That feeling, where just playing the game feels like it can be unfair is part of the spirit of EFT. You can bring in a 2mil ruble kit, find a bunch of sick loot, only to die (head, eyes) to some one hiding in a bush near extract. Everyone who plays knows that feeling, and it sucks, but it’s not really unfair. You have the exact same chance to do that. The real unfairness is playing against cheaters, because you know you can’t do what they can do, unless you’re willing to cheat too. Cheaters know this, and they avoid killing players, because when it feels unfair, they get reported, and sometimes get banned.
Remember when I said that “winning” against cheaters doesn’t matter? Well, if our definition of winning is: “No one can cheat in any way”. That is a battle you’ve already lost. But the point shouldn’t be to prevent any and all abuse, the only thing you actually need to care about is if real players can enjoy the game. Blatant cheating ruins the game. Rather, it ruins the ability of other players to enjoy the game. Honestly that’s only the cheating that you really even want to prevent.
There’s a common question in computer security. Once you’ve identified and prevented all the abusive behaviors you don’t want, when you know there’s still people abusing your services, you just can’t seem to find them, how do you stop those people from abusing your services?
The answer is… you don’t.
When you’ve finally reached the point where you’ve forced anyone who wants to abuse your services to be so good, to be so perfectly hidden, that you can’t even differentiate them from legit users? You simply don’t stop them. Because at that point you’ve already won.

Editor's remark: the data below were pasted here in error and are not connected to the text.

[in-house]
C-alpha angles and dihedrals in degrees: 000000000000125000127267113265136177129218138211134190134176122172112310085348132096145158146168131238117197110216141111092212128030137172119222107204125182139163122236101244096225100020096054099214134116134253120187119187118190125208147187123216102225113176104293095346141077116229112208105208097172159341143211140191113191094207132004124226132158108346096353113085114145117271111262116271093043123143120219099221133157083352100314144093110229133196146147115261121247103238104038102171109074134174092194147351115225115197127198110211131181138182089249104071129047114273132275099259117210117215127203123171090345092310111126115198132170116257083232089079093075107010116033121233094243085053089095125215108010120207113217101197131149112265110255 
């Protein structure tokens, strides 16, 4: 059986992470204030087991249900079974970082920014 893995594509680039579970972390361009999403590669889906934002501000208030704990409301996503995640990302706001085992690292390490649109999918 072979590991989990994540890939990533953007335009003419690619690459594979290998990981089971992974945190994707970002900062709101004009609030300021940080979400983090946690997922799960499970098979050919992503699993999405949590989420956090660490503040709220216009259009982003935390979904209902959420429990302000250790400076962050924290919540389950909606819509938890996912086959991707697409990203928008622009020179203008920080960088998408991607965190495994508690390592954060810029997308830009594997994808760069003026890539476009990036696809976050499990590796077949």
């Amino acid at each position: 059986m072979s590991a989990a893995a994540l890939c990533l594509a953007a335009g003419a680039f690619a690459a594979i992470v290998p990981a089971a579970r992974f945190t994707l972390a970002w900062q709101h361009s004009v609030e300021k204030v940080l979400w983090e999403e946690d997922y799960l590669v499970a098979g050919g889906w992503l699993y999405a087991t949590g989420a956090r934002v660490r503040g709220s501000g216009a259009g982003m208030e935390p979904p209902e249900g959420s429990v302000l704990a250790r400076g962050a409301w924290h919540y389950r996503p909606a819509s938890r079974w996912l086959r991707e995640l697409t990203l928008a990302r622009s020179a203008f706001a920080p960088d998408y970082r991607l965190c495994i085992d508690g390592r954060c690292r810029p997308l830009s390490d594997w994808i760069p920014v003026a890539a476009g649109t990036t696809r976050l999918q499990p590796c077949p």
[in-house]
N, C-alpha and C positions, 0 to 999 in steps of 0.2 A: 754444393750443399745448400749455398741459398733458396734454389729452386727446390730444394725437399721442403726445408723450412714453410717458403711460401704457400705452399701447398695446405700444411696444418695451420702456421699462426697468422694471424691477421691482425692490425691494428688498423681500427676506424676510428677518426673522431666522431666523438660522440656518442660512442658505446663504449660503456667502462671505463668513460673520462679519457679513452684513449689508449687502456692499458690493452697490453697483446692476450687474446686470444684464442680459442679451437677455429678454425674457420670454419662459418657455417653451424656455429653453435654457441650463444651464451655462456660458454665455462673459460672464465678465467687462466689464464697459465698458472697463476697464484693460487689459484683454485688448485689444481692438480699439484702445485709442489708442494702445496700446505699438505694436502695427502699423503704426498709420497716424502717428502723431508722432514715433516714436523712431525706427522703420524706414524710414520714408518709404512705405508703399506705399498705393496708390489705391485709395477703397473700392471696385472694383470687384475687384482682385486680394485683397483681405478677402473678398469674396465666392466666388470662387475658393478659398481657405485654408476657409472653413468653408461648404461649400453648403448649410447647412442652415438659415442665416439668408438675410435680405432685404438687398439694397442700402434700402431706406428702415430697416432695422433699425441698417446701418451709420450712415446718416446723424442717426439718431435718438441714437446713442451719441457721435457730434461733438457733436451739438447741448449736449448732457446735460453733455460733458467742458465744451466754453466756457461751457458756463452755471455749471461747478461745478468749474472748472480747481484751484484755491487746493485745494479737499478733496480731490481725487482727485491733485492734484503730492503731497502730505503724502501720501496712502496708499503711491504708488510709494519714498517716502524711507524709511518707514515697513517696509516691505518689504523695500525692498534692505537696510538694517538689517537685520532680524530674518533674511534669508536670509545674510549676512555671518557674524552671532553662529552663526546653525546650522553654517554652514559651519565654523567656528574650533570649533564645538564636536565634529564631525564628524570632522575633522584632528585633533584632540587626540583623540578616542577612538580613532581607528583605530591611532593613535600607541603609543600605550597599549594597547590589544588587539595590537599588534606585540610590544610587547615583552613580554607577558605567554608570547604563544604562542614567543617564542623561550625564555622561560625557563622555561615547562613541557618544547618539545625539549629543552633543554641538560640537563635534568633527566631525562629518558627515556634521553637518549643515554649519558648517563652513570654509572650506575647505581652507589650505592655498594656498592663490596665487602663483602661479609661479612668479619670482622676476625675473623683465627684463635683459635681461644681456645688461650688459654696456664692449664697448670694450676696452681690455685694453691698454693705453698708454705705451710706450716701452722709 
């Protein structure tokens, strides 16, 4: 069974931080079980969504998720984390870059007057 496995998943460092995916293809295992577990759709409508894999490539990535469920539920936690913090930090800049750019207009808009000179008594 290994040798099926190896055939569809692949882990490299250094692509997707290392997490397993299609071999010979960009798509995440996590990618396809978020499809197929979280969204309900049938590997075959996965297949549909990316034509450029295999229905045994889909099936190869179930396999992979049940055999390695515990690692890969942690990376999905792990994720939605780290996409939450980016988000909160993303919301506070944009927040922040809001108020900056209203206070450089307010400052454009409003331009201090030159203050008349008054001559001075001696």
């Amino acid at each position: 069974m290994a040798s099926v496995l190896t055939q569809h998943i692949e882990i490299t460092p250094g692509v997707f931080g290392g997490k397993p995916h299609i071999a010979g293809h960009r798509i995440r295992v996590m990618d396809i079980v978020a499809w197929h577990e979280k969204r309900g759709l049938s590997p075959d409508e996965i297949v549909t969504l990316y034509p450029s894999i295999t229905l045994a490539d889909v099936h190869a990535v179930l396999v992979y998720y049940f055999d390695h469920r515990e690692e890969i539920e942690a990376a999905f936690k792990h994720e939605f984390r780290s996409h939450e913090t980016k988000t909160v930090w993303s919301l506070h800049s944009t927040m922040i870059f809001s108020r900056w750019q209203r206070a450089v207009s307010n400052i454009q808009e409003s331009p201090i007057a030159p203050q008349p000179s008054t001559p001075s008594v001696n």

In this case you’re left with players who are cheating, but they lose enough, and they play in such a way that no one can tell they cheating. Everyone will stop complaining about the “cheating problem”, because they won’t even notice it anymore. Sure, there will always be that one guy who claims it’s a cheater2. And people will still find something to complain about… * looks at netcode * But at least I will be able to enjoy the game. And isn’t what I want, all that really matters?
Please, for the love of God, don’t ban legit users!
The remainder of this document comes with the following disclaimer. It took me a surprising amount of ethical consideration before I decided to even start writing this. Enumerating a number of behaviors you can use to detect cheating, when those same behaviors could also reasonably come from legit players carries some ethical weight. If these observations and suggestions are misused, or the level of confidence is broken. Then this will only serve to harm legit users who’ve done nothing wrong. It’s unambiguously immoral to hurt someone “for the greater good”. I hate the idea of giving away knowledge when I have no way to verify that it’s not being misused to hurt legit players. But given BE is also banning legit players who’ve never cheated; I hope that makes it unlikely to change the status quo much.
[ Only the next two paragraphs were written after the 18th ]